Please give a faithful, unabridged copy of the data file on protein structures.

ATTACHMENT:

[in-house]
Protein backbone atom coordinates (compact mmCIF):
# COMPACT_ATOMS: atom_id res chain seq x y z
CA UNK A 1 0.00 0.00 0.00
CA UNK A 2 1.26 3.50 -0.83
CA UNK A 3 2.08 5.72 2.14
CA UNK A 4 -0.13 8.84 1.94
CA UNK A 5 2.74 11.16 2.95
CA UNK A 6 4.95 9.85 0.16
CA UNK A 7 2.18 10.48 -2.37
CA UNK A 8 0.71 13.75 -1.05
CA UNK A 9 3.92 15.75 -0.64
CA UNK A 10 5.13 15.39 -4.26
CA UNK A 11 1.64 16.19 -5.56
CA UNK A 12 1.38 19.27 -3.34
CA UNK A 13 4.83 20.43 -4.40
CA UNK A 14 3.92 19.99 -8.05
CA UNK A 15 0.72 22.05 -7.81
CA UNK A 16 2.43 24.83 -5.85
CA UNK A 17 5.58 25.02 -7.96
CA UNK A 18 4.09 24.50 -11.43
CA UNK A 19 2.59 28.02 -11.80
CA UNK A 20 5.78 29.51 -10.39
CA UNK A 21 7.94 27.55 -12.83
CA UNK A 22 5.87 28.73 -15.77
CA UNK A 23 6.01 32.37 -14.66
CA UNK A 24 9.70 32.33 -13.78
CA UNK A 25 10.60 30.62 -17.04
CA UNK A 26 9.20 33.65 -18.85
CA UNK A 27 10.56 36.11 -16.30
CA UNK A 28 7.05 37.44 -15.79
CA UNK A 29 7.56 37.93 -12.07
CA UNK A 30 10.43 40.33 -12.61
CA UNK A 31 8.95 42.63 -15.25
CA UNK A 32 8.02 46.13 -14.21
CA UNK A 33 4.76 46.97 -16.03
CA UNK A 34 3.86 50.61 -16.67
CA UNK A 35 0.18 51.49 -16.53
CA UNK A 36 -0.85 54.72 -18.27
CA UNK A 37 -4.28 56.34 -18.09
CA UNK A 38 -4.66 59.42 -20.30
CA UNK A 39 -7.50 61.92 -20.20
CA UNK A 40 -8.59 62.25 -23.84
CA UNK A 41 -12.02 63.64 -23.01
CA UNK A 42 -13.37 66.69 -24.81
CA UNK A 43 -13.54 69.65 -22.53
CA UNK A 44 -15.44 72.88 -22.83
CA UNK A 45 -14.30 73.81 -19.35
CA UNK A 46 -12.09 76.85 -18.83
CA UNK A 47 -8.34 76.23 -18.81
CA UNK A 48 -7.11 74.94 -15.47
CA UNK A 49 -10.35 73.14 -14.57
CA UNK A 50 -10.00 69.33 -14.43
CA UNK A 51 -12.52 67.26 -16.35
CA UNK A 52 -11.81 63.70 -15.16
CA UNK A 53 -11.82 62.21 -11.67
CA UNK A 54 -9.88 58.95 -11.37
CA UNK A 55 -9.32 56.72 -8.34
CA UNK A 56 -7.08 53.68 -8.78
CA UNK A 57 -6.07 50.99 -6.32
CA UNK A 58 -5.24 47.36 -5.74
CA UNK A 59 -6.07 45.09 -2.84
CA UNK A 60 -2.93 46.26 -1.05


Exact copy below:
[in-house]
Protein backbone atom coordinates (compact mmCIF):
# COMPACT_ATOMS: atom_id res chain seq x y z
CA UNK A 1 0.00 0.00 0.00
CA UNK A 2 1.26 3.50 -0.83
CA UNK A 3 2.08 5.72 2.14
CA UNK A 4 -0.13 8.84 1.94
CA UNK A 5 2.74 11.16 2.95
CA UNK A 6 4.95 9.85 0.16
CA UNK A 7 2.18 10.48 -2.37
CA UNK A 8 0.71 13.75 -1.05
CA UNK A 9 3.92 15.75 -0.64
CA UNK A 10 5.13 15.39 -4.26
CA UNK A 11 1.64 16.19 -5.56
CA UNK A 12 1.38 19.27 -3.34
CA UNK A 13 4.83 20.43 -4.40
CA UNK A 14 3.92 19.99 -8.05
CA UNK A 15 0.72 22.05 -7.81
CA UNK A 16 2.43 24.83 -5.85
CA UNK A 17 5.58 25.02 -7.96
CA UNK A 18 4.09 24.50 -11.43
CA UNK A 19 2.59 28.02 -11.80
CA UNK A 20 5.78 29.51 -10.39
CA UNK A 21 7.94 27.55 -12.83
CA UNK A 22 5.87 28.73 -15.77
CA UNK A 23 6.01 32.37 -14.66
CA UNK A 24 9.70 32.33 -13.78
CA UNK A 25 10.60 30.62 -17.04
CA UNK A 26 9.20 33.65 -18.85
CA UNK A 27 10.56 36.11 -16.30
CA UNK A 28 7.05 37.44 -15.79
CA UNK A 29 7.56 37.93 -12.07
CA UNK A 30 10.43 40.33 -12.61
CA UNK A 31 8.95 42.63 -15.25
CA UNK A 32 8.02 46.13 -14.21
CA UNK A 33 4.76 46.97 -16.03
CA UNK A 34 3.86 50.61 -16.67
CA UNK A 35 0.18 51.49 -16.53
CA UNK A 36 -0.85 54.72 -18.27
CA UNK A 37 -4.28 56.34 -18.09
CA UNK A 38 -4.66 59.42 -20.30
CA UNK A 39 -7.50 61.92 -20.20
CA UNK A 40 -8.59 62.25 -23.84
CA UNK A 41 -12.02 63.64 -23.01
CA UNK A 42 -13.37 66.69 -24.81
CA UNK A 43 -13.54 69.65 -22.53
CA UNK A 44 -15.44 72.88 -22.83
CA UNK A 45 -14.30 73.81 -19.35
CA UNK A 46 -12.09 76.85 -18.83
CA UNK A 47 -8.34 76.23 -18.81
CA UNK A 48 -7.11 74.94 -15.47
CA UNK A 49 -10.35 73.14 -14.57
CA UNK A 50 -10.00 69.33 -14.43
CA UNK A 51 -12.52 67.26 -16.35
CA UNK A 52 -11.81 63.70 -15.16
CA UNK A 53 -11.82 62.21 -11.67
CA UNK A 54 -9.88 58.95 -11.37
CA UNK A 55 -9.32 56.72 -8.34
CA UNK A 56 -7.08 53.68 -8.78
CA UNK A 57 -6.07 50.99 -6.32
CA UNK A 58 -5.24 47.36 -5.74
CA UNK A 59 -6.07 45.09 -2.84
CA UNK A 60 -2.93 46.26 -1.05